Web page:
20080829, 12:53  #45 
Feb 2008
2^{5} Posts 
Do these functions have an infinite number of values but a specific number of prime values?
Last fiddled with by Housemouse on 20080829 at 12:54 
20080829, 13:10  #46 
Nov 2003
16444_{8} Posts 

20080829, 13:13  #47 
Jun 2003
The Texas Hill Country
3^{2}·11^{2} Posts 
At this point, I will join Dr. Silverman and suggest that you study the elementary mathematics related to the definitions and properties of the terms that you are attempting to use. With some more of that understanding, you might realize how your question is just ridiculous.
Suggested topics: Domain, range, mapping, function (Bob: Sorry, I didn't realize that you were formulating the same sort of reply) Last fiddled with by Wacky on 20080829 at 13:15 Reason: Dr. Silverman beat me to the reply 
20080829, 13:27  #48 
Feb 2008
20_{16} Posts 
Wacky
Can you please give me an example of one function that has an infinate number of values, but can be proven to have exactly 10 prime values?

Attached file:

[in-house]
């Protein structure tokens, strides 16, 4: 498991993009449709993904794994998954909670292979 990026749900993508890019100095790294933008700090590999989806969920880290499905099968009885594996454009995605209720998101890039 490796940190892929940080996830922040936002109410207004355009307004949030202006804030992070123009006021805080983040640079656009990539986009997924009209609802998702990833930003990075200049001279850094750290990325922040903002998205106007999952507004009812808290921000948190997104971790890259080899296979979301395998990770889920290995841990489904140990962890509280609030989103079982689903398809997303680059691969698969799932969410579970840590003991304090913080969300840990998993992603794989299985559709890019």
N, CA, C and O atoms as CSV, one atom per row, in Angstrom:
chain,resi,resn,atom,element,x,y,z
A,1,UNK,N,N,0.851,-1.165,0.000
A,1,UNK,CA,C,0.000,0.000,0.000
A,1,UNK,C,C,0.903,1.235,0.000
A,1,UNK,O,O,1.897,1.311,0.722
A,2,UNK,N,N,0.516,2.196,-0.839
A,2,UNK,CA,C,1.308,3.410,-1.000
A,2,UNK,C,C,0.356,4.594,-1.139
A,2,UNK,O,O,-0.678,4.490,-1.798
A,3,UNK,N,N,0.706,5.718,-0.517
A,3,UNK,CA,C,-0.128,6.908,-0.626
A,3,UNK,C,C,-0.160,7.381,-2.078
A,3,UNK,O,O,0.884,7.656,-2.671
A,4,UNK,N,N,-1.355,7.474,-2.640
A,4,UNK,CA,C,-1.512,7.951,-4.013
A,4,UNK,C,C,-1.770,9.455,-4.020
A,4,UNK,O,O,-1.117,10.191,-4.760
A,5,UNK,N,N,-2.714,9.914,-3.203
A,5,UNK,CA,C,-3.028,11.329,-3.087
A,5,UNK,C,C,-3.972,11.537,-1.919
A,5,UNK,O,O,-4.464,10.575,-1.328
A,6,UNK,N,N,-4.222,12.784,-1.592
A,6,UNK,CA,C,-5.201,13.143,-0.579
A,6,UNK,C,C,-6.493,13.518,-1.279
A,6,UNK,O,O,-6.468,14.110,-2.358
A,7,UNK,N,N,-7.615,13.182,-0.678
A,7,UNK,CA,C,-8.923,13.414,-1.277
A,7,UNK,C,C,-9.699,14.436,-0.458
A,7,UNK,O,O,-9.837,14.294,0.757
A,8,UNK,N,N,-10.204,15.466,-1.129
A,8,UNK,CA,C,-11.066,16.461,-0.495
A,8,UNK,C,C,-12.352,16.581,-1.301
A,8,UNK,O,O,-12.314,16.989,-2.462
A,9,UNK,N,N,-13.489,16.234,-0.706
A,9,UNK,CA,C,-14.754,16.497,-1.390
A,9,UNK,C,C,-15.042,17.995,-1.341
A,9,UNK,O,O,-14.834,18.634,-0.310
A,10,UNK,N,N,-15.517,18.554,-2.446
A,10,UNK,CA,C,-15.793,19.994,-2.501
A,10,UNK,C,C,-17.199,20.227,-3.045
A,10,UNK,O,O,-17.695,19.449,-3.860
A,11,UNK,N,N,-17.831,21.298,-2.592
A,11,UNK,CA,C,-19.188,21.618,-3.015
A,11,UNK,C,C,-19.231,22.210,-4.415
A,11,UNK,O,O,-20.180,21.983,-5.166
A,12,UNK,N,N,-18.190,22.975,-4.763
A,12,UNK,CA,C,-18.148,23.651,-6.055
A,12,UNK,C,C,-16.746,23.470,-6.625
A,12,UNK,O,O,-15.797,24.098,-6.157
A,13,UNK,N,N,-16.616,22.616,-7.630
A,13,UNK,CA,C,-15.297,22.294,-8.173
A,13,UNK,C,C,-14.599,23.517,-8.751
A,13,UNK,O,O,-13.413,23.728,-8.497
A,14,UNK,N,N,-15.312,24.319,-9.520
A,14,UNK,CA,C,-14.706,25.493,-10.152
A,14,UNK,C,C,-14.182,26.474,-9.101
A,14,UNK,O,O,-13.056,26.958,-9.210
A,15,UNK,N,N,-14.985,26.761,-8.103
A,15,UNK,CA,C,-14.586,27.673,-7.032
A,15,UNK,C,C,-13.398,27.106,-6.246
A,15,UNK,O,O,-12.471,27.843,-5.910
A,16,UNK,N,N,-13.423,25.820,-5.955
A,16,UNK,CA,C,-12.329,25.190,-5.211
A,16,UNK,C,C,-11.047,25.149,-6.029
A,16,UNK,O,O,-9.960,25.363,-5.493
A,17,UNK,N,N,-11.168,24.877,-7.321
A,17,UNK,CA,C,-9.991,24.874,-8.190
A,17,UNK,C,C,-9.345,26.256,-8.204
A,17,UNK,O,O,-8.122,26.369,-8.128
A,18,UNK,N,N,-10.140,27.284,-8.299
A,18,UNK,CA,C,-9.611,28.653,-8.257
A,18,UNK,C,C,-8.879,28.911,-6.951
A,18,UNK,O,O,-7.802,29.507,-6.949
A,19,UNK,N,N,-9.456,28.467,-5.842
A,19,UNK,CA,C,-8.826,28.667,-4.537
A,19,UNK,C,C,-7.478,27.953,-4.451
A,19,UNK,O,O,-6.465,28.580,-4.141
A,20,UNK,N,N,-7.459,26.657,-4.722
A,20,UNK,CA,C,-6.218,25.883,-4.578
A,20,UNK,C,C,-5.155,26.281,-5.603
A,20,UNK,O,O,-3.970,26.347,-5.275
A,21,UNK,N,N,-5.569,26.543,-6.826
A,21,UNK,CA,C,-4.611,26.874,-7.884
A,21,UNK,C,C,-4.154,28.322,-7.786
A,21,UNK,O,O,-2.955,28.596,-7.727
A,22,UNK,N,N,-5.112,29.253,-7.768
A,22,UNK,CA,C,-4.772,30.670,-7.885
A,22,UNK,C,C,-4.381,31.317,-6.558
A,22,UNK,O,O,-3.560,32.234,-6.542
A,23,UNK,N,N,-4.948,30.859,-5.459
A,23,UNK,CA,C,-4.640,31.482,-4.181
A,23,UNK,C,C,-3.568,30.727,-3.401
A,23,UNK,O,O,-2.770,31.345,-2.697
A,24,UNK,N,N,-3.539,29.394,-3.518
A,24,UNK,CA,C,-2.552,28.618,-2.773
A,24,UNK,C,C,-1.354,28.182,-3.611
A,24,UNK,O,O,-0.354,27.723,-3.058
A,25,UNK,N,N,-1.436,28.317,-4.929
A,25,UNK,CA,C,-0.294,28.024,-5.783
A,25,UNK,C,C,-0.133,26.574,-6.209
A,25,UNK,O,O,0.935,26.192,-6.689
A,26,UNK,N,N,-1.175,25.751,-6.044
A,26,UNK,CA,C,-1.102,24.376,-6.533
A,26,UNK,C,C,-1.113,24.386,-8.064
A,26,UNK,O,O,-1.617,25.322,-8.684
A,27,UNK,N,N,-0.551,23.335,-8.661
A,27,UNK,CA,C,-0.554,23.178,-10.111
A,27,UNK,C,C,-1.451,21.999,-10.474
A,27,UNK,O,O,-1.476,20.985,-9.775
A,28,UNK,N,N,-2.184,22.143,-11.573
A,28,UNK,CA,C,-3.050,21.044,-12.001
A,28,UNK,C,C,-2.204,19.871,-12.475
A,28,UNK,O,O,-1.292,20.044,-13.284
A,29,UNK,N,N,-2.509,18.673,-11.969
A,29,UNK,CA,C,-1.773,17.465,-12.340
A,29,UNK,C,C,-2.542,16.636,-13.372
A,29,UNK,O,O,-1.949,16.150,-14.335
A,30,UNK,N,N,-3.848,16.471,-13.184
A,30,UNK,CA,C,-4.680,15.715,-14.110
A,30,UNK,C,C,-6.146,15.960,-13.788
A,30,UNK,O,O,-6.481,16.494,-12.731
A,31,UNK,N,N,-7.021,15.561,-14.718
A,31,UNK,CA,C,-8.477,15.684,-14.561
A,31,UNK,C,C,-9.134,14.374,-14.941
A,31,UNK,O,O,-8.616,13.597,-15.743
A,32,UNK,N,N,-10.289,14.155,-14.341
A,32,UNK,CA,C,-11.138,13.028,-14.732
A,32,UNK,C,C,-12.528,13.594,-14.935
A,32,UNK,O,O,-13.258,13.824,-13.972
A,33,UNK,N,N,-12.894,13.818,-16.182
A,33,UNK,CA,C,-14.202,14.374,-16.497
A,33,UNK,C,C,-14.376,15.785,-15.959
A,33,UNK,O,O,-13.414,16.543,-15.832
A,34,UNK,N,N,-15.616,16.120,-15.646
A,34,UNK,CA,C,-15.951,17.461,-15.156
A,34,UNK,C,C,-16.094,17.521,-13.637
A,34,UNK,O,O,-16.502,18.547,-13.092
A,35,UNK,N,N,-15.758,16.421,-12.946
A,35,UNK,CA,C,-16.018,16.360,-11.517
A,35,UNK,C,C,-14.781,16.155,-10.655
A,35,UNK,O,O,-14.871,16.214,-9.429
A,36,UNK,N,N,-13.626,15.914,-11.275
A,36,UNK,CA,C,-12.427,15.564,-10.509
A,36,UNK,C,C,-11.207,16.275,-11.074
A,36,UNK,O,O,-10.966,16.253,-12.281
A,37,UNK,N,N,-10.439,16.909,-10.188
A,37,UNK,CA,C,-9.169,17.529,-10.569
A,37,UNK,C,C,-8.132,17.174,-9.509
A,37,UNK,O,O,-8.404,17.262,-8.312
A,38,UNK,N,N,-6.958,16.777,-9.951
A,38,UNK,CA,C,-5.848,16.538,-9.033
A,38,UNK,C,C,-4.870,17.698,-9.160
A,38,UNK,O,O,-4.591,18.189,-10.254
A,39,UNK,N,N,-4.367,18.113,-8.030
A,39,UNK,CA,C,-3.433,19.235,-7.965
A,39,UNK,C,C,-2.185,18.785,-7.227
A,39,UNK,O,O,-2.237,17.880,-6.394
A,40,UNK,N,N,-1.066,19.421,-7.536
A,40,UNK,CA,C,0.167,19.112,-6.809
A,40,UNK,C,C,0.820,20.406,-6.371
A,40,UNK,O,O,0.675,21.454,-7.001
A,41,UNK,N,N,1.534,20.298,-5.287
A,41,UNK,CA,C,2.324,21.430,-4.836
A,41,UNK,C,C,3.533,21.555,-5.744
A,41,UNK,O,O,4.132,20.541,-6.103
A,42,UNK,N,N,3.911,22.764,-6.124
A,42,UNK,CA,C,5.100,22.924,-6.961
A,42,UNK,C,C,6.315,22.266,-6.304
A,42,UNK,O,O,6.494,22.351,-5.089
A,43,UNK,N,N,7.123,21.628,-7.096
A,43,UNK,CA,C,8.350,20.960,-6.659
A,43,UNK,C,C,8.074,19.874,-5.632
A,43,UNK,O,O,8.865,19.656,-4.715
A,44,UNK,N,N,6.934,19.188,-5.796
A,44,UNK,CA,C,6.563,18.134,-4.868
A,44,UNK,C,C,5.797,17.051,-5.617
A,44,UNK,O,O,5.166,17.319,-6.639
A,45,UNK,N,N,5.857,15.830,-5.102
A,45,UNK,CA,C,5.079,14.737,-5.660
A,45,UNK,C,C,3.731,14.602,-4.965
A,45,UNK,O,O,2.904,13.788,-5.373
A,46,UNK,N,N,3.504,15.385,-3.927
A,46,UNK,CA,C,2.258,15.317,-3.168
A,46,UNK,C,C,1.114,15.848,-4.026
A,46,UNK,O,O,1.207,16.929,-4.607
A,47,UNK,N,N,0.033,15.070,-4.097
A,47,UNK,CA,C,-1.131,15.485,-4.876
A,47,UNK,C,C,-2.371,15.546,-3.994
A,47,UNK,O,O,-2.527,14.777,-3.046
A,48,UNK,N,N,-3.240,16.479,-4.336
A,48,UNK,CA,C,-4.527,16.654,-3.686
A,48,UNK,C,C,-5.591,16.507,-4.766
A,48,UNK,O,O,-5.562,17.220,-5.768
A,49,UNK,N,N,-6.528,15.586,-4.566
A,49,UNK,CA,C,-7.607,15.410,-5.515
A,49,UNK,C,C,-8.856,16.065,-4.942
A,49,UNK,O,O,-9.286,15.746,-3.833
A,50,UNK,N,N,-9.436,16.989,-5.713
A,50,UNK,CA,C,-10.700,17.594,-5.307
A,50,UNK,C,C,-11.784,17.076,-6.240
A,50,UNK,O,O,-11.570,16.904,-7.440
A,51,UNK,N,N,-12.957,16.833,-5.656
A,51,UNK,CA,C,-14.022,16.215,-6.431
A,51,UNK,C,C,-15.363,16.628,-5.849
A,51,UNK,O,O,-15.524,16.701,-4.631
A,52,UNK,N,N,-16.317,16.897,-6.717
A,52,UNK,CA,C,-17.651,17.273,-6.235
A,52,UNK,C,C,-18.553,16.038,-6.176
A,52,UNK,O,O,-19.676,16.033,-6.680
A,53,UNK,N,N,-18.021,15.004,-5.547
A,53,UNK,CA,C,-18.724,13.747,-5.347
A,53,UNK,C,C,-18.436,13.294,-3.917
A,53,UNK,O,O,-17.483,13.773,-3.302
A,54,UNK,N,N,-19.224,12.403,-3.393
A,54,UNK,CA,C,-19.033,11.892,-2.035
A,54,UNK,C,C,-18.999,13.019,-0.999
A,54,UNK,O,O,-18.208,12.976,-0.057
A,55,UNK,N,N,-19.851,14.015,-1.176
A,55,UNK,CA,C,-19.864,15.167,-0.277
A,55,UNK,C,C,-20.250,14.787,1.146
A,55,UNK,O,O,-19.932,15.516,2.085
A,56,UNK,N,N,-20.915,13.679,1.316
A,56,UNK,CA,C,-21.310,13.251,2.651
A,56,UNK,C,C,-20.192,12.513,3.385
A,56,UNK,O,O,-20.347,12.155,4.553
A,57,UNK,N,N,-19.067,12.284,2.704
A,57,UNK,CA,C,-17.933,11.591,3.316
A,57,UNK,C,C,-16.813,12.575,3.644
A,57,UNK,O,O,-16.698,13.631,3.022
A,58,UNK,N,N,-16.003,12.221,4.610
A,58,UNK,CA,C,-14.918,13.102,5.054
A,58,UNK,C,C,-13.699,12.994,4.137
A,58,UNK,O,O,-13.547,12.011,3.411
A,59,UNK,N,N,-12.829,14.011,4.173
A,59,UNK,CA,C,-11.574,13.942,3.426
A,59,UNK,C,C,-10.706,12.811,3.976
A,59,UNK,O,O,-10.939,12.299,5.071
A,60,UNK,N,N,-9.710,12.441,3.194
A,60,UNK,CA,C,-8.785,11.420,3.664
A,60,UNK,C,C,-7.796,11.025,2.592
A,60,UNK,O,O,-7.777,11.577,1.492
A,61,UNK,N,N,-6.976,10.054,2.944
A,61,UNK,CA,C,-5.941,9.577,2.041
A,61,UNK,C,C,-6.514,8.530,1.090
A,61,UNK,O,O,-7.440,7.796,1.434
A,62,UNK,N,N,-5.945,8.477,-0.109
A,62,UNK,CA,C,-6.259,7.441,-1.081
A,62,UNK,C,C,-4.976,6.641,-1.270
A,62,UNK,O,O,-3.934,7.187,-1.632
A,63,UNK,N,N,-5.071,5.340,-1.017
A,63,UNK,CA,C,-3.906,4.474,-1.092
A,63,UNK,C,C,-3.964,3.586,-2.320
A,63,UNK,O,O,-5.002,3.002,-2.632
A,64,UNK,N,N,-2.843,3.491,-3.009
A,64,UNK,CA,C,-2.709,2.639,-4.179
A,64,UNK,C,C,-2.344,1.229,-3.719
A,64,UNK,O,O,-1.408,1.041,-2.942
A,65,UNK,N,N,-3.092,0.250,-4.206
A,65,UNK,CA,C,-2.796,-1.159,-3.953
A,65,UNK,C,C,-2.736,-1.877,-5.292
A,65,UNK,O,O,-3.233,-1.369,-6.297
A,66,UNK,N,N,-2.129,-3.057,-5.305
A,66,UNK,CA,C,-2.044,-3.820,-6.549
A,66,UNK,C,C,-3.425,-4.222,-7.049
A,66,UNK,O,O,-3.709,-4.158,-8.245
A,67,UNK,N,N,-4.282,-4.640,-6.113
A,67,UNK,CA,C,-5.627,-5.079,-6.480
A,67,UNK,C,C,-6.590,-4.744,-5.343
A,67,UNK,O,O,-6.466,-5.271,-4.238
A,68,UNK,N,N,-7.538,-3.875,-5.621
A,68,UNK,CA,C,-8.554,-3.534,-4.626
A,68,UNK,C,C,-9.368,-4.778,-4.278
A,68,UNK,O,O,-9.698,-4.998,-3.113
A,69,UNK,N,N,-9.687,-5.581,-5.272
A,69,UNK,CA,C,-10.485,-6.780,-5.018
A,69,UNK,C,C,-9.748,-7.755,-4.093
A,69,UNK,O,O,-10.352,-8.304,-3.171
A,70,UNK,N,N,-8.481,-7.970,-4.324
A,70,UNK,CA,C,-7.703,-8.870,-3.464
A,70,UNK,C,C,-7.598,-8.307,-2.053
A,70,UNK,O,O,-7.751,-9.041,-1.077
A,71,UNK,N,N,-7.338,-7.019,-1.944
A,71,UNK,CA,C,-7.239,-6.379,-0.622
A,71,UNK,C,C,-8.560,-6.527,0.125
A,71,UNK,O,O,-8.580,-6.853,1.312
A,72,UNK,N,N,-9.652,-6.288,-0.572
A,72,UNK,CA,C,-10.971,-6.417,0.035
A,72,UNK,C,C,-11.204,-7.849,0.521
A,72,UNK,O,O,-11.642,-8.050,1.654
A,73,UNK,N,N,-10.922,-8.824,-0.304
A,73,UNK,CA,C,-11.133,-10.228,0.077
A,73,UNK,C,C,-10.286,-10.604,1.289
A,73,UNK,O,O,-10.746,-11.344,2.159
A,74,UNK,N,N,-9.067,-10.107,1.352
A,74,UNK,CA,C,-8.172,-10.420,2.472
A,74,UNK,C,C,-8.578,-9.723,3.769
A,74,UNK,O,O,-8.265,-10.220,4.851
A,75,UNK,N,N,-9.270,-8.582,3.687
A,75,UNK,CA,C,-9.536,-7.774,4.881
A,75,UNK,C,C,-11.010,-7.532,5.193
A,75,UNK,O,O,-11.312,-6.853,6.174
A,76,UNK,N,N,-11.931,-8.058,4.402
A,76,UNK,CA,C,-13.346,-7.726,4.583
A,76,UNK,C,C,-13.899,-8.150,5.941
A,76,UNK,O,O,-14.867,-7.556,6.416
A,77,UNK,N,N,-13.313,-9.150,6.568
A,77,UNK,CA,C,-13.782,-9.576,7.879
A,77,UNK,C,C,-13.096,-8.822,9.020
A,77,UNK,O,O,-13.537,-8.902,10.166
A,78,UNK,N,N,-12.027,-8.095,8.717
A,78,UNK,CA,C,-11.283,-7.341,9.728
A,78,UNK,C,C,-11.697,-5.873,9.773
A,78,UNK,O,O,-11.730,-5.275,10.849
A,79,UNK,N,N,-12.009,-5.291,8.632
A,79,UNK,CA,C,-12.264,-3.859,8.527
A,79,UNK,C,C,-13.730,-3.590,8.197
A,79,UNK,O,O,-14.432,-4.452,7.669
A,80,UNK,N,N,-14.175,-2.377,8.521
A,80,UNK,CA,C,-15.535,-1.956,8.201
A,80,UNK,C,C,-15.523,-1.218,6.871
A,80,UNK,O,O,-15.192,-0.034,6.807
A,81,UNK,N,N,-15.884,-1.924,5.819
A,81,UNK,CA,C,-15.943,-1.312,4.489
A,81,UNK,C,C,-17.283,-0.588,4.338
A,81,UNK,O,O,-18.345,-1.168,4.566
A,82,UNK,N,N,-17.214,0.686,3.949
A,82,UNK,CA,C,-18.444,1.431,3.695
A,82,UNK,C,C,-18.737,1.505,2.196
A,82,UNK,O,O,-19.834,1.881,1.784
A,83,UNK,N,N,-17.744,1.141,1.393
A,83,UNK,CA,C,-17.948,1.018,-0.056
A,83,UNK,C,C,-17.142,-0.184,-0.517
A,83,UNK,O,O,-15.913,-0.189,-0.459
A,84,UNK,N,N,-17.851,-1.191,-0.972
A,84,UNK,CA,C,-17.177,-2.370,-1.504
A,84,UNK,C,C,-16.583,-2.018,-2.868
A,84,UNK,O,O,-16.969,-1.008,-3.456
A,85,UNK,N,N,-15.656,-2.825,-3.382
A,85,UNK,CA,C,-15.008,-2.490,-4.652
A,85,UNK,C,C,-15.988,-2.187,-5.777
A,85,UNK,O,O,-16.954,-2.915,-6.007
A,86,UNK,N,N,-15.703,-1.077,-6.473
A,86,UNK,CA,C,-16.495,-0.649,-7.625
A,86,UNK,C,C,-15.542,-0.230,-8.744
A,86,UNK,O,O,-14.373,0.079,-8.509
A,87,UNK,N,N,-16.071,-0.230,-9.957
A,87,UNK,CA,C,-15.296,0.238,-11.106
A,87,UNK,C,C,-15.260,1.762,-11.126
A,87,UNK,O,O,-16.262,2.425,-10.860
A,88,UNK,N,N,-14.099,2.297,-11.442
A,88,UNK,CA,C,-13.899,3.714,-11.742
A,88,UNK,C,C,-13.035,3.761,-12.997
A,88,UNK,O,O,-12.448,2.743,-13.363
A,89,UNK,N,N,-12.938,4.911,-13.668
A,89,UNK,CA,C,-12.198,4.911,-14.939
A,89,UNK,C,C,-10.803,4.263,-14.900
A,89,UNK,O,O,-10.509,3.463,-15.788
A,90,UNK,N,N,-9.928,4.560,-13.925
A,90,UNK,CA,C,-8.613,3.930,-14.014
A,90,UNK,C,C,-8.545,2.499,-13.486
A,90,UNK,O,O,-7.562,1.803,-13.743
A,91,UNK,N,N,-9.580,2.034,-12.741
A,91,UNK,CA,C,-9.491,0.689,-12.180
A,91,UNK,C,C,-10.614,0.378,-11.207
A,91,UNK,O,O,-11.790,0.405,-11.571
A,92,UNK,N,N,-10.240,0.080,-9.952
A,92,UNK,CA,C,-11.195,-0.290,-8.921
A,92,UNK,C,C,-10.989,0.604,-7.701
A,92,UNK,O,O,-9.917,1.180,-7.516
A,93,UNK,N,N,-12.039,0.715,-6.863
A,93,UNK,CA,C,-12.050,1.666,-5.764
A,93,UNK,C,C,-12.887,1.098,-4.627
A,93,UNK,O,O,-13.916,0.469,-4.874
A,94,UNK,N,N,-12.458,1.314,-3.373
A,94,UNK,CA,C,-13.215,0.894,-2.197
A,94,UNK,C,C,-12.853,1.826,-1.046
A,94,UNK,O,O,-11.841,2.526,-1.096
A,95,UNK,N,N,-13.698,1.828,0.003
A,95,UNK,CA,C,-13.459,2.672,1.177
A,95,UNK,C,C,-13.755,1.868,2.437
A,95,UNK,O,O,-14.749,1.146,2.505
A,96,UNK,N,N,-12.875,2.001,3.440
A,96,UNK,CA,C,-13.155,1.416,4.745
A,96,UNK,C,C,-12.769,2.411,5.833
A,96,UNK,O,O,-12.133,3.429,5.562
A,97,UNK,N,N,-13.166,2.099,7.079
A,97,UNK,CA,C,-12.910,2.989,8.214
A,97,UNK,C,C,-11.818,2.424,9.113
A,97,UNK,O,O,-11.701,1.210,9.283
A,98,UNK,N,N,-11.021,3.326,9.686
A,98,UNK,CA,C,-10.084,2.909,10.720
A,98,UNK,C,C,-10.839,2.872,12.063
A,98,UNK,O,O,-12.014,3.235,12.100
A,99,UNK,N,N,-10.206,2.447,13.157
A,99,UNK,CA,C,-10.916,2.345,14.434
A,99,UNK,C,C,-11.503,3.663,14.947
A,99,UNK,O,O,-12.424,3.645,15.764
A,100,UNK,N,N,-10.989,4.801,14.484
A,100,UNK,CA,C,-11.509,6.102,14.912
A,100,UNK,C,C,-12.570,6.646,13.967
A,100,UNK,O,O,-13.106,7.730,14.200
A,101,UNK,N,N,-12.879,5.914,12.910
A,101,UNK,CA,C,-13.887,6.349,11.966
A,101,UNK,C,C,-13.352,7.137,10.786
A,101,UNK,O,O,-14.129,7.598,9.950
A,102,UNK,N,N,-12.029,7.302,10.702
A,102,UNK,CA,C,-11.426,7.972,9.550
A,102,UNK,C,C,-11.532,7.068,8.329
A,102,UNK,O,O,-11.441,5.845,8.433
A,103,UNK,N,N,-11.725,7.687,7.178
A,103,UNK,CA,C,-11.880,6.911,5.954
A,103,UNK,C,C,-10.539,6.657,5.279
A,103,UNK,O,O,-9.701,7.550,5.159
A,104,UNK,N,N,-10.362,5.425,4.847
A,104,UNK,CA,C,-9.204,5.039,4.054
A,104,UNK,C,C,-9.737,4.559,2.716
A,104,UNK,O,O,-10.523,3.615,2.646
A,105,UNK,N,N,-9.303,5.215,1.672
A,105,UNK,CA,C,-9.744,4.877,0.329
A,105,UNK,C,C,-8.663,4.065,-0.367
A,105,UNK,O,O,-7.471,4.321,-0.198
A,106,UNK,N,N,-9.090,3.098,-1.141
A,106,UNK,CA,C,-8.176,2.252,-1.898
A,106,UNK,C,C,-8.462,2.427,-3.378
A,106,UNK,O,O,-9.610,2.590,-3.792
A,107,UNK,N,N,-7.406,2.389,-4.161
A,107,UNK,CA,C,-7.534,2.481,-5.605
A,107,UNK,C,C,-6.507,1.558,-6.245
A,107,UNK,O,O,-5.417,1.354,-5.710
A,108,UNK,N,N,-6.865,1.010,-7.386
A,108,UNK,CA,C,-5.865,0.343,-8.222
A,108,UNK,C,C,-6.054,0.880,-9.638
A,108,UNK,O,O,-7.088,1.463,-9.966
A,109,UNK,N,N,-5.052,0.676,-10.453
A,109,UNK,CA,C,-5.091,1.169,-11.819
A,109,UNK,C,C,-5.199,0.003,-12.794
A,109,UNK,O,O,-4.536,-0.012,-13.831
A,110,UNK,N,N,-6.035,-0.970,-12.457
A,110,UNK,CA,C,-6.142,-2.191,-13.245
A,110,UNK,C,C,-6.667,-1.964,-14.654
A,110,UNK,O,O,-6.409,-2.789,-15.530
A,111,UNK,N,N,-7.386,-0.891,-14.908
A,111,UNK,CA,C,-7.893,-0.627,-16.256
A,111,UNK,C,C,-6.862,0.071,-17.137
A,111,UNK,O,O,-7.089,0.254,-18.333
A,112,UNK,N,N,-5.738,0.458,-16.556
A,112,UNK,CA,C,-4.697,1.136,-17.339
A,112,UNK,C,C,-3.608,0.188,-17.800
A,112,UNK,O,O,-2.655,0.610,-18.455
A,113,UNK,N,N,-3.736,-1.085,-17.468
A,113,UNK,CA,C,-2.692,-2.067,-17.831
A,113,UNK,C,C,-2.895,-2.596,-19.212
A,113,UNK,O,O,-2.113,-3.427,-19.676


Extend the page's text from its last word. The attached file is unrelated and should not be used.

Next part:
20080829, 13:37  #49 
Nov 2003
2^{2}·5·373 Posts 

20080829, 13:38  #50 
Undefined
"The unspeakable one"
Jun 2006
My evil lair
7·11·79 Posts 
Perhaps: f(x)=29x^2 ?
Last fiddled with by retina on 20080829 at 14:16 
20080829, 13:39  #51  
Bamboozled!
"πΊππ·π·π"
May 2003
Down not across
10592_{10} Posts 
Quote:
Let f(x) be the function such that f(x) = x for 1<=x<=29 and f(x) = 4x for all all other values of x. Paul Last fiddled with by xilman on 20080829 at 14:07 Reason: Add spoiler tags 

20080829, 13:43  #52 
Jun 2003
The Texas Hill Country
3^{2}·11^{2} Posts 
Housemouse,
Yes, I can. However I choose to not do so because, as noted previously, it is trivial. If, instead, you will show that you have done the "homework" that I have suggested, and still cannot formulate such a function, I will be happy to continue the discussion. 
20080829, 13:52  #53 
Nov 2003
7460_{10} Posts 

20080829, 14:17  #54 
Undefined
"The unspeakable one"
Jun 2006
My evil lair
17C3_{16} Posts 

20080829, 14:24  #55 
Nov 2003
2^{2}·5·373 Posts 
Although not explicitly stated, I believe that the domain is N. Now,
f(x) is prime for x = 0, 4 and no other. If you accept the more general definition of prime (i.e. not restricted to just N) then f(x) will be prime i.o. (although a proof is lacking). If we allow x \in R, then f(x) is indeed prime the required number of times. 
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